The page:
Where $ f_{k,p}left(xright)=leftlbracebegin{aligned}frac{sin{left(left(k-2pright)xright)}}{k-2p} &textrm{If }kneq 2p\ x &textrm{If }k=2pend{aligned}right. cdot $

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Math Genius: Cauchy’s Residue Theorem multiple choice question.

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Consider the real integral $I=int^{infty}_{- infty} frac{1}{1+x^2} dx$. This can be computed using Cauchy’s Residue Theorem. Which one of the following is false?

A) Let $γ(R)$ be a semicircle of radius $R > 1$ traced anticlockwise, centred at the origin and closed in the lower half of the complex plane. Then $I= lim_{R to infty} oint_{γ(R)} frac{1}{1+z^2}dz$.

B) Let $γ(R)$ be a semicircle of radius $R > 1$ traced clockwise, centred at the origin and closed in the lower half of the complex plane. Then $I= lim_{R to infty} oint_{γ(R)} frac{1}{1+z^2}dz$.

C) $I= 2 pi i text{Res}(frac{1}{1+z^2}, z=i)$.

D) $I= -2 pi i text{Res}(frac{1}{1+z^2}, z=-i)$.

E) None of the above.

My answer is E), so I am saying that none of the above are false, is this correct? I have this answer because both C and D give me the right result, then A is correct according to my lecture notes. I guess the only one that I am doubting is B.

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Math Genius: Expectation of sample range for an exponential distribution

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$X_1, ldots , X_n$, $n ge 4$ are independent random variables with exponential distribution: $fleft(xright) = mathrm{e}^{-x}, xge 0$. We define $$R= max left( X_1, ldots , X_nright) – min left( X_1, ldots , X_nright)$$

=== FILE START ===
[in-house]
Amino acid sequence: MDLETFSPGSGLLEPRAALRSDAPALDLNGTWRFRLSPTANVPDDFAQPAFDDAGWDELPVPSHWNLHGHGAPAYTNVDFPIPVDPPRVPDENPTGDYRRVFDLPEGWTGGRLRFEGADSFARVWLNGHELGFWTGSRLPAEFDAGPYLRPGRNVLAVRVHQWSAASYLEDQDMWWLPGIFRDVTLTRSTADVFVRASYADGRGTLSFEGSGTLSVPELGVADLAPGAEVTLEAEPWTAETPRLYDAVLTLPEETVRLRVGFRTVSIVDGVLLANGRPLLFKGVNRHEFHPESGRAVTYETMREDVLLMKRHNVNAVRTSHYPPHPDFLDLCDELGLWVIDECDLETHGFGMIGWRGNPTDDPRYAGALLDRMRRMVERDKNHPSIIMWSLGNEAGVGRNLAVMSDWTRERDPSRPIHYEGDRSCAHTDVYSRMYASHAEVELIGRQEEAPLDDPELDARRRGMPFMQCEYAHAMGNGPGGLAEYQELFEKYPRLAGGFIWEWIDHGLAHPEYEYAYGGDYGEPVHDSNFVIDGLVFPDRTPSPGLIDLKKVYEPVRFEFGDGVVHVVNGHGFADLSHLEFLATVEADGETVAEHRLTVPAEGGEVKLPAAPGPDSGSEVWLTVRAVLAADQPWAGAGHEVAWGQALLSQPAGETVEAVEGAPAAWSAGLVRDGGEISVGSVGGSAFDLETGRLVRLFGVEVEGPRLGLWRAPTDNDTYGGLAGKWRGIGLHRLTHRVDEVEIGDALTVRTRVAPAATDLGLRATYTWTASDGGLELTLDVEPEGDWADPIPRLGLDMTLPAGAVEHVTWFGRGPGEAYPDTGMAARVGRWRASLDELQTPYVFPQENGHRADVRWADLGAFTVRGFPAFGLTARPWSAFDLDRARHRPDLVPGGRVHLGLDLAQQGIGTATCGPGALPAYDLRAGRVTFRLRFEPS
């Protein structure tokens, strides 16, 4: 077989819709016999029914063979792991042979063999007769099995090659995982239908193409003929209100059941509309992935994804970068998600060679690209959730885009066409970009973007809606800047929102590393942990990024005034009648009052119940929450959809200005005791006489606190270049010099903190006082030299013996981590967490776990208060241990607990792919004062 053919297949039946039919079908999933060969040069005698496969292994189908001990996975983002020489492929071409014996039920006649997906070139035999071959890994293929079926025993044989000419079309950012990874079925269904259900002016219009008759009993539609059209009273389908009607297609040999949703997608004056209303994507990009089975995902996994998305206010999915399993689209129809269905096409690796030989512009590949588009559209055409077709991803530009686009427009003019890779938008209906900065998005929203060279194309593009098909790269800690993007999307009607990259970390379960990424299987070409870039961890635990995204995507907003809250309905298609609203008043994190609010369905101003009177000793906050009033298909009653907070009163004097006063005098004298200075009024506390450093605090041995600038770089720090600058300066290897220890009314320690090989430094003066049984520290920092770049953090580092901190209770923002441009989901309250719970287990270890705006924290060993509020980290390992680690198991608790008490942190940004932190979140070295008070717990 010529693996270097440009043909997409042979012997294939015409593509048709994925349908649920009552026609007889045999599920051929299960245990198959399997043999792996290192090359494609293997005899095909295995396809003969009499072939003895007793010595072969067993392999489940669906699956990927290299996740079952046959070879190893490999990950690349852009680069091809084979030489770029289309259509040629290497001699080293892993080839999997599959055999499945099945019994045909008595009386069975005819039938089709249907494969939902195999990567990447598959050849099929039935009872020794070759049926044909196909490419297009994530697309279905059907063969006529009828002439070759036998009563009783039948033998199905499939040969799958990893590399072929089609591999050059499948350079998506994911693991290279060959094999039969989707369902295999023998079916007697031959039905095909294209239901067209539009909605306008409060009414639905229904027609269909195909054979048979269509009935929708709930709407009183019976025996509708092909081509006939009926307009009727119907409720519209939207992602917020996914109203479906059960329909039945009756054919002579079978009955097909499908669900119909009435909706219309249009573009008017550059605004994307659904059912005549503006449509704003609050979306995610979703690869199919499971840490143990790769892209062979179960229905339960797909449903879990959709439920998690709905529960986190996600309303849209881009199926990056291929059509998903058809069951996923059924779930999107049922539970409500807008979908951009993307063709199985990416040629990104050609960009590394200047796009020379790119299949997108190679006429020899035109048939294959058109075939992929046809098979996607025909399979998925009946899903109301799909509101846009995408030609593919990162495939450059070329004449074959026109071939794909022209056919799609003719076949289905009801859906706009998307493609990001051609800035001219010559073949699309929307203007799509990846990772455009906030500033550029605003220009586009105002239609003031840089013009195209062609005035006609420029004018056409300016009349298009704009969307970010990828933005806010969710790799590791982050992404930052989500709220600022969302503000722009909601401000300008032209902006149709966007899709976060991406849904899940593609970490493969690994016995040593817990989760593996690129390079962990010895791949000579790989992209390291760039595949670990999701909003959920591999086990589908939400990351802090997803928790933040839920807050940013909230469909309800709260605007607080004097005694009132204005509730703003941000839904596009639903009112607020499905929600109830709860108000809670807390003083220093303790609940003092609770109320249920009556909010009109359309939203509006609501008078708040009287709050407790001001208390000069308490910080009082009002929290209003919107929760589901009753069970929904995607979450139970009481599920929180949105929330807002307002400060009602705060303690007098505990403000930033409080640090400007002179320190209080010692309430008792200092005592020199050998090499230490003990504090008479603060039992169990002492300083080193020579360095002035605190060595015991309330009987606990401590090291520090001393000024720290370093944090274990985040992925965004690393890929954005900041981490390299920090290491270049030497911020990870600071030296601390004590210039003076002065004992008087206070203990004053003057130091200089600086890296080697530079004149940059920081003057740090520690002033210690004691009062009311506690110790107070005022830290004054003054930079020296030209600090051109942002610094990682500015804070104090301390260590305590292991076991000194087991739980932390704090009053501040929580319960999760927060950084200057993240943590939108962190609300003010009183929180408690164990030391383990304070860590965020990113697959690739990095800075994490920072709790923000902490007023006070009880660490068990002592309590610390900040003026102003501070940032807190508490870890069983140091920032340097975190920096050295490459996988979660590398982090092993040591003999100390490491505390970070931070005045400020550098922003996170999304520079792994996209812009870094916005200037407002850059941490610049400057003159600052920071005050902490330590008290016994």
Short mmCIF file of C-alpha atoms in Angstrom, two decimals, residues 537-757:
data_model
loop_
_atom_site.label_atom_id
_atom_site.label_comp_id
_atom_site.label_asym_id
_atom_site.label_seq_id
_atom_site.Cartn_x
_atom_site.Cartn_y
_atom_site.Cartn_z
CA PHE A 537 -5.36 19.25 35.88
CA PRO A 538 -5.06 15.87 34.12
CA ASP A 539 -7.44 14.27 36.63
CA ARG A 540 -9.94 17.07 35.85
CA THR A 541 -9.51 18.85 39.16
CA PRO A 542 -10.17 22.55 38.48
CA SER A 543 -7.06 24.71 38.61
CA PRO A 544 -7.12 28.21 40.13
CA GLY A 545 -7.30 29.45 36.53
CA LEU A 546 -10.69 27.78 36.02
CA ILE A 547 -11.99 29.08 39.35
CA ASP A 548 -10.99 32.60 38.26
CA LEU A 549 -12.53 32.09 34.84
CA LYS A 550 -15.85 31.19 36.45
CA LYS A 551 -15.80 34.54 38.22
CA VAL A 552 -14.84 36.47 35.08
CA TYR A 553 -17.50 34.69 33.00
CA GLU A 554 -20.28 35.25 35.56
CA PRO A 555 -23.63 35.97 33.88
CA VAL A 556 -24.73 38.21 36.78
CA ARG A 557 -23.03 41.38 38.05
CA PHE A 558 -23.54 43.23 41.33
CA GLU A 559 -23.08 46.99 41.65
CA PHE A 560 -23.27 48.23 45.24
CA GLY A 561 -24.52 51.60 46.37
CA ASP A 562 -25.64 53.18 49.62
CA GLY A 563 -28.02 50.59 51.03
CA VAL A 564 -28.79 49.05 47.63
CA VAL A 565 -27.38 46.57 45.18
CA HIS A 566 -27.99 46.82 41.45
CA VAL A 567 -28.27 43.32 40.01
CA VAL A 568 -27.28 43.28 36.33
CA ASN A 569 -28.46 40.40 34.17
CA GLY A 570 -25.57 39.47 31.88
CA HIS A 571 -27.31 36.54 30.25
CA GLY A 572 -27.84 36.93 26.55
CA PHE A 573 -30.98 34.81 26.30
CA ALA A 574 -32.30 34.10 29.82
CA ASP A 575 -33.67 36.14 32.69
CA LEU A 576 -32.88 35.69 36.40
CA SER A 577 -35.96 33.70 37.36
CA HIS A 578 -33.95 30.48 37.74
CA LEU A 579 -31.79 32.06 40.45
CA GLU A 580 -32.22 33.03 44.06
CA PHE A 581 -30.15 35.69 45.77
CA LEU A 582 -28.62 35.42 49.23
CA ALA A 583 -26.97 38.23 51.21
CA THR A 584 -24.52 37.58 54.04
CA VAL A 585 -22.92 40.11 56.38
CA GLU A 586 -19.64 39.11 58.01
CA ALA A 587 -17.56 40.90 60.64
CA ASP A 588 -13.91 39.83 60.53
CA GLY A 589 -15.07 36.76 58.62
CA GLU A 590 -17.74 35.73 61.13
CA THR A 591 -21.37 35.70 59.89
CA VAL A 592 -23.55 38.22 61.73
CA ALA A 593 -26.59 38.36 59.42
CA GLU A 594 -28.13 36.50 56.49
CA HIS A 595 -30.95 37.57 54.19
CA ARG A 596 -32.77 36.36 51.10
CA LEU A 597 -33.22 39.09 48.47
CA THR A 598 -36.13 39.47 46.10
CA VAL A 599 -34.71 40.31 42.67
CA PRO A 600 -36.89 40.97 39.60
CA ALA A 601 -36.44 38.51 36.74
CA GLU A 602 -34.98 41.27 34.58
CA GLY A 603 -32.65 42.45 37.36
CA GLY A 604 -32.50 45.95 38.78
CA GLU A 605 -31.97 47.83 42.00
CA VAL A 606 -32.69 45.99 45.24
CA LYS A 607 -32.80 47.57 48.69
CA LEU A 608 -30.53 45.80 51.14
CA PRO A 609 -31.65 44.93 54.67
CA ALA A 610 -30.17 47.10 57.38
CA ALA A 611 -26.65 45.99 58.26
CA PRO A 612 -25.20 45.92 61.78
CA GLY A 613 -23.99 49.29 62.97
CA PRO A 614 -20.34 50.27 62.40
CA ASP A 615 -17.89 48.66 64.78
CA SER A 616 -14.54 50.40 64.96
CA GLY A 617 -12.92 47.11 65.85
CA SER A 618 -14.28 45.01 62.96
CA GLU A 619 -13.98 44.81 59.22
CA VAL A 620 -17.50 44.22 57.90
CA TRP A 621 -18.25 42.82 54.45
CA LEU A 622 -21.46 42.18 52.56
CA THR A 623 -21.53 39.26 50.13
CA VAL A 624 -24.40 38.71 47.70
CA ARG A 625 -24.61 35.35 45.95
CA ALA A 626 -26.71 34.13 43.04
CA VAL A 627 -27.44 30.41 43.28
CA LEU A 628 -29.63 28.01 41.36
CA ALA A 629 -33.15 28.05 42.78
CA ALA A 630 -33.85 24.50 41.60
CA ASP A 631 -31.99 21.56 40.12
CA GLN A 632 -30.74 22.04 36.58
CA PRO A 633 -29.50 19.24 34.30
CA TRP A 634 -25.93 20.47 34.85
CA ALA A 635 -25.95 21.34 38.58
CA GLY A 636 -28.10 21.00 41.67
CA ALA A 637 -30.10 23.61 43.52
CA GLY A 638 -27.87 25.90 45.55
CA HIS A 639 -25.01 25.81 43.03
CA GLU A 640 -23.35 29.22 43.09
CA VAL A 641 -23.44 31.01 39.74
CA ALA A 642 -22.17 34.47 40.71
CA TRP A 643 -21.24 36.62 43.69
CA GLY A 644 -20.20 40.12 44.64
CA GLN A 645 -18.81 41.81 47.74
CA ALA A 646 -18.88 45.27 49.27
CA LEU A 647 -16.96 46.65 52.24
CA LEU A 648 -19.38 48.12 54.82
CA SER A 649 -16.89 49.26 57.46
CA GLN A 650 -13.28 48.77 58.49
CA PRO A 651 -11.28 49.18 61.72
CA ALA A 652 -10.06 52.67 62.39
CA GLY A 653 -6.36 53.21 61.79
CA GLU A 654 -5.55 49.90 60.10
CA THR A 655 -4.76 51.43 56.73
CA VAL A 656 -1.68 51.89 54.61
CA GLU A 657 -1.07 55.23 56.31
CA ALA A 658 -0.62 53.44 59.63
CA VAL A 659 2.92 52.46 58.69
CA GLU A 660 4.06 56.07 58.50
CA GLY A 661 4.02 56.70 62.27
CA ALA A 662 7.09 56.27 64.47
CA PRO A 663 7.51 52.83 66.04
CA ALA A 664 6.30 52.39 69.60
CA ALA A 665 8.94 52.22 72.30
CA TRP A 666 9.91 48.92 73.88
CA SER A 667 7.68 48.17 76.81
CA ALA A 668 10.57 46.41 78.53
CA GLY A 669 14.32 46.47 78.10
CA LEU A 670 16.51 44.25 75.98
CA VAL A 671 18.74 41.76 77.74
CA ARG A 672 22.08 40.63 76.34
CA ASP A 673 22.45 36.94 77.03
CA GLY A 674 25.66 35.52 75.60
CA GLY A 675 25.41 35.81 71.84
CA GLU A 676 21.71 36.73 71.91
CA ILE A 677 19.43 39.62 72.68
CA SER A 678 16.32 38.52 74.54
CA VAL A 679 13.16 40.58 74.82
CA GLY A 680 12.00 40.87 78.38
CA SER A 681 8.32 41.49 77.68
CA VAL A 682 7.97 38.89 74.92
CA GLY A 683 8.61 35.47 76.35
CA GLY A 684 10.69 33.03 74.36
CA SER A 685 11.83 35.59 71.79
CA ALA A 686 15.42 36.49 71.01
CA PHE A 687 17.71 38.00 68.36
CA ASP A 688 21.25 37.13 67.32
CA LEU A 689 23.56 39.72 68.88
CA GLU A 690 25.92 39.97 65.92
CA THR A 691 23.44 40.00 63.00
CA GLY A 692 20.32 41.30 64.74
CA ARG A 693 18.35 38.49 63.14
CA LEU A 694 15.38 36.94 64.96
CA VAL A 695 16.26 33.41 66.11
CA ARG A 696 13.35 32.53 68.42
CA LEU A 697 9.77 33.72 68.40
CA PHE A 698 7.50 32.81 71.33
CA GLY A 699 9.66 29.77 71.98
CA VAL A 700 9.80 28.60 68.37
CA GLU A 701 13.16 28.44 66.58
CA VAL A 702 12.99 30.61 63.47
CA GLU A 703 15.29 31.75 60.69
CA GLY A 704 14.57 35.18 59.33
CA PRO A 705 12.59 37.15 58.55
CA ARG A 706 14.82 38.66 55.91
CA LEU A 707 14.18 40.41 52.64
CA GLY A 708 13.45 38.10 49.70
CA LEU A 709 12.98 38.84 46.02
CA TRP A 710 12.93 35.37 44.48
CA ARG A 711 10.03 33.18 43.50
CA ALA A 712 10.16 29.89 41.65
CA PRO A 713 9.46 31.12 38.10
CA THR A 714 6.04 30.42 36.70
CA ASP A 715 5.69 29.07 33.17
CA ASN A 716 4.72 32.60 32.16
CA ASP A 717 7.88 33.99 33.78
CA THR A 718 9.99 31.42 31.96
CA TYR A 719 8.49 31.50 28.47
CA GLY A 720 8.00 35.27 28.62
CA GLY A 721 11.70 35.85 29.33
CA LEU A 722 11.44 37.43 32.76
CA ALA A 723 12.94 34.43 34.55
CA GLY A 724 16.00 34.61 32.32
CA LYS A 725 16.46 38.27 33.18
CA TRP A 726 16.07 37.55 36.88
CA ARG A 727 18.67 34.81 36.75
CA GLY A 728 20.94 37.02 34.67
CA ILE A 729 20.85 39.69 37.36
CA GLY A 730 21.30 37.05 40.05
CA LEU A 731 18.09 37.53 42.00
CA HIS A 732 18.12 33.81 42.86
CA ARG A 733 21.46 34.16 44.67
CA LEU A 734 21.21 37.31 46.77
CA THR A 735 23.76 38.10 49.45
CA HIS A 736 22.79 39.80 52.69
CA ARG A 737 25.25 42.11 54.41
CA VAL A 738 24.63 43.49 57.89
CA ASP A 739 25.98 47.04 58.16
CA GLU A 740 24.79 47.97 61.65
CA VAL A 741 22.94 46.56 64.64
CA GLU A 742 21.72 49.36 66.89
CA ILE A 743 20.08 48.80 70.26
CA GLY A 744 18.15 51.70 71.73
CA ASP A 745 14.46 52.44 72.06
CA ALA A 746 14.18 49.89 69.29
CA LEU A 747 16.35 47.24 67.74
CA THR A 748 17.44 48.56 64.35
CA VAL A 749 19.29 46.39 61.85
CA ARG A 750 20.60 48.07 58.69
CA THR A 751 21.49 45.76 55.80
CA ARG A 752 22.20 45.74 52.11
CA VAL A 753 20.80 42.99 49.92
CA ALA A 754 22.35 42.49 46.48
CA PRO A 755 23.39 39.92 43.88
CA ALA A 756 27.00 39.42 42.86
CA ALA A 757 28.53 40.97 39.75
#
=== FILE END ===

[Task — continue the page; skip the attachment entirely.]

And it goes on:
Calculate $mathbb{E}R$.

So I know that: $$mathbb{E}R =mathbb{E}left( max left( X_1, ldots , X_nright) right)- mathbb{E}left(min left( X_1, ldots , X_nright)right)$$

And I can calculate
$$mathbb{E}left(min left( X_1, ldots , X_nright)right) = intlimits_{0}^{infty}left(1-F_{min}left(xright)right) mathrm{dx}=intlimits_{0}^{infty}left(mathrm{e}^{-nx}mathrm{dx} right) = frac{1}{n}$$.

The problem is to calculate:
$$mathbb{E}left(max left( X_1, ldots , X_nright)right) = intlimits_{0}^{infty}x cdot ncdot mathrm{e}^{-x}left( 1-mathrm{e}^{-x}right)^{n-1} mathrm{dx} = ldots$$

I don’t know how to calculate the above integral.

Let $X_{(1)}<X_{(2)}<cdots<X_{(n)}$ be the order statistics corresponding to $X_1,X_2,ldots,X_n$.

Making the transformation $(X_{(1)},ldots,X_{(n)})mapsto (Y_1,ldots,Y_n)$ where $Y_1=X_{(1)}$ and $Y_i=X_{(i)}-X_{(i-1)}$ for $i=2,3,ldots,n$, we have $Y_i$ exponential with mean $1/(n-i+1)$ independently for all $i=1,ldots,n$.

Therefore, $$R=X_{(n)}-X_{(1)}=sum_{i=1}^n Y_i-Y_1=sum_{i=2}^n Y_i$$

Hence, $$mathbb E(R)=sum_{i=2}^n frac1{n-i+1}$$

A more elegant argument is provided in this answer by @Did.


Alternatively, we can proceed to find the expectation of $X_{(1)}$ and $X_{(n)}$ separately as you did. Clearly $X_{(1)}$ is exponential with mean $1/n$. And the density of $X_{(n)}$ is

$$f_{X_{(n)}}(x)=ne^{-x}(1-e^{-x})^{n-1}mathbf1_{x>0}$$

Therefore,

begin{align}
mathbb E(X_{(n)})&=int x f_{X_{(n)}}(x),dx
\&=nint_0^infty xe^{-x}(1-e^{-x})^{n-1},dx
\&=nint_0^1(-ln u)(1-u)^{n-1},du tag{1}
\&=nint_0^1 -ln(1-t)t^{n-1},dt tag{2}
\&=nint_0^1 sum_{j=1}^infty frac{t^j}{j}cdot t^{n-1},dt tag{3}
\&=nsum_{j=1}^infty frac1j int_0^1 t^{n+j-1},dt tag{4}
\&=nsum_{j=1}^infty frac1{j(n+j)}
\&=sum_{j=1}^infty left(frac1j-frac1{n+j}right)
\&=sum_{j=1}^n frac1j
end{align}

$(1)$: Substitute $e^{-r}=u$.

$(2)$: Substitute $t=1-u$.

$(3)$: Use Maclaurin series expansion of $ln(1-t)$ which is valid since $tin (0,1)$.